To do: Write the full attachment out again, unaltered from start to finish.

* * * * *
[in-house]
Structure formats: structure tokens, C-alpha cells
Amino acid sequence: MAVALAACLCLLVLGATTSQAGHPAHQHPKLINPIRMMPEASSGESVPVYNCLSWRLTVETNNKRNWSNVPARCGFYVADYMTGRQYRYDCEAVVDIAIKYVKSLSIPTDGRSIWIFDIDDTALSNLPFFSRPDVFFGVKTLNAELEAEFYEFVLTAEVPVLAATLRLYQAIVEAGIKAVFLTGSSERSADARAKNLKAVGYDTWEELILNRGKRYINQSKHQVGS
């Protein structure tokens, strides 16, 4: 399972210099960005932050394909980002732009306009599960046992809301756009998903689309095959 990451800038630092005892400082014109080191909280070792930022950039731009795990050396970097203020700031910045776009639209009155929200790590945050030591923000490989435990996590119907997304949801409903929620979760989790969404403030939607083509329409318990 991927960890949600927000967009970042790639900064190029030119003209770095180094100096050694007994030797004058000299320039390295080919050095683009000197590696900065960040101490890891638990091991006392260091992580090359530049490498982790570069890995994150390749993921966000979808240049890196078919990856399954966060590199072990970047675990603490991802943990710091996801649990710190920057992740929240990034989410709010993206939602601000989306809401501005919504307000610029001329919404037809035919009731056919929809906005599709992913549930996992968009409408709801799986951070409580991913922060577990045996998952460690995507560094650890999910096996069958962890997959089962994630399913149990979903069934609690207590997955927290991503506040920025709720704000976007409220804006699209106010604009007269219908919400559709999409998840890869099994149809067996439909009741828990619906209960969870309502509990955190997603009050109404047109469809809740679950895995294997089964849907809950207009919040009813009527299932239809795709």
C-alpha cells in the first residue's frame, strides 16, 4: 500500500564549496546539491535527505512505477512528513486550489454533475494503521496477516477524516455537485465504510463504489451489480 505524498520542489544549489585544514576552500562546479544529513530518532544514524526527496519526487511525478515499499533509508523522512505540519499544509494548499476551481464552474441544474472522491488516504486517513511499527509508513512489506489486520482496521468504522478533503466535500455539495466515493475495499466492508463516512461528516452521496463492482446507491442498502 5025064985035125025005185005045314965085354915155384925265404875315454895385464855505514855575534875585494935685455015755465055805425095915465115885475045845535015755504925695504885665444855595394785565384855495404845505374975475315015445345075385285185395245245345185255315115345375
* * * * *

[in-house]
Structure formats: structure tokens, C-alpha cells
Amino acid sequence: MAVALAACLCLLVLGATTSQAGHPAHQHPKLINPIRMMPEASSGESVPVYNCLSWRLTVETNNKRNWSNVPARCGFYVADYMTGRQYRYDCEAVVDIAIKYVKSLSIPTDGRSIWIFDIDDTALSNLPFFSRPDVFFGVKTLNAELEAEFYEFVLTAEVPVLAATLRLYQAIVEAGIKAVFLTGSSERSADARAKNLKAVGYDTWEELILNRGKRYINQSKHQVGS
């Protein structure tokens, strides 16, 4: 399972210099960005932050394909980002732009306009599960046992809301756009998903689309095959 990451800038630092005892400082014109080191909280070792930022950039731009795990050396970097203020700031910045776009639209009155929200790590945050030591923000490989435990996590119907997304949801409903929620979760989790969404403030939607083509329409318990 991927960890949600927000967009970042790639900064190029030119003209770095180094100096050694007994030797004058000299320039390295080919050095683009000197590696900065960040101490890891638990091991006392260091992580090359530049490498982790570069890995994150390749993921966000979808240049890196078919990856399954966060590199072990970047675990603490991802943990710091996801649990710190920057992740929240990034989410709010993206939602601000989306809401501005919504307000610029001329919404037809035919009731056919929809906005599709992913549930996992968009409408709801799986951070409580991913922060577990045996998952460690995507560094650890999910096996069958962890997959089962994630399913149990979903069934609690207590997955927290991503506040920025709720704000976007409220804006699209106010604009007269219908919400559709999409998840890869099994149809067996439909009741828990619906209960969870309502509990955190997603009050109404047109469809809740679950895995294997089964849907809950207009919040009813009527299932239809795709």
C-alpha cells in the first residue's frame, strides 16, 4: 500500500564549496546539491535527505512505477512528513486550489454533475494503521496477516477524516455537485465504510463504489451489480 505524498520542489544549489585544514576552500562546479544529513530518532544514524526527496519526487511525478515499499533509508523522512505540519499544509494548499476551481464552474441544474472522491488516504486517513511499527509508513512489506489486520482496521468504522478533503466535500455539495466515493475495499466492508463516512461528516452521496463492482446507491442498502 5025064985035125025005185005045314965085354915155384925265404875315454895385464855505514855575534875585494935685455015755465055805425095915465115885475045845535015755504925695504885665444855595394785565384855495404845505374975475315015445345075385285185395245245345185255315115345375